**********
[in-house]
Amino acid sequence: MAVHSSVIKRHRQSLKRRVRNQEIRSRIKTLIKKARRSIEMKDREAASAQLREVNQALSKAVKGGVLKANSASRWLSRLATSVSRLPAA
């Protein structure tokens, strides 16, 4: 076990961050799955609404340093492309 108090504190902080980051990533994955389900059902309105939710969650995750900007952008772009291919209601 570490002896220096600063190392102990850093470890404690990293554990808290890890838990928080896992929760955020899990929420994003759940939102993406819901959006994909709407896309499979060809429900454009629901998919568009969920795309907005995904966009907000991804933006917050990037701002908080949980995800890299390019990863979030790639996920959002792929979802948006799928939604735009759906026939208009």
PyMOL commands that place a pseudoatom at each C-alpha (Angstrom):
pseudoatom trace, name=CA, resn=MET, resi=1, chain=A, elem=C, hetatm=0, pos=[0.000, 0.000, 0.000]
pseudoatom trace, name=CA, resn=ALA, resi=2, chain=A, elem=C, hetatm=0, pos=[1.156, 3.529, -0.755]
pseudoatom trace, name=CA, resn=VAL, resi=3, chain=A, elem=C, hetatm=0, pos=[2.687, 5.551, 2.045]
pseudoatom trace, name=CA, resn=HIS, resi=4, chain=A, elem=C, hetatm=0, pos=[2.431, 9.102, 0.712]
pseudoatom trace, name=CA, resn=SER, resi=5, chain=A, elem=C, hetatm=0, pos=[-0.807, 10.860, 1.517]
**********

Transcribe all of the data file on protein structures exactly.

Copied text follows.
[in-house]
Amino acid sequence: MAVHSSVIKRHRQSLKRRVRNQEIRSRIKTLIKKARRSIEMKDREAASAQLREVNQALSKAVKGGVLKANSASRWLSRLATSVSRLPAA
């Protein structure tokens, strides 16, 4: 076990961050799955609404340093492309 108090504190902080980051990533994955389900059902309105939710969650995750900007952008772009291919209601 570490002896220096600063190392102990850093470890404690990293554990808290890890838990928080896992929760955020899990929420994003759940939102993406819901959006994909709407896309499979060809429900454009629901998919568009969920795309907005995904966009907000991804933006917050990037701002908080949980995800890299390019990863979030790639996920959002792929979802948006799928939604735009759906026939208009």
PyMOL commands that place a pseudoatom at each C-alpha (Angstrom):
pseudoatom trace, name=CA, resn=MET, resi=1, chain=A, elem=C, hetatm=0, pos=[0.000, 0.000, 0.000]
pseudoatom trace, name=CA, resn=ALA, resi=2, chain=A, elem=C, hetatm=0, pos=[1.156, 3.529, -0.755]
pseudoatom trace, name=CA, resn=VAL, resi=3, chain=A, elem=C, hetatm=0, pos=[2.687, 5.551, 2.045]
pseudoatom trace, name=CA, resn=HIS, resi=4, chain=A, elem=C, hetatm=0, pos=[2.431, 9.102, 0.712]
pseudoatom trace, name=CA, resn=SER, resi=5, chain=A, elem=C, hetatm=0, pos=[-0.807, 10.860, 1.517]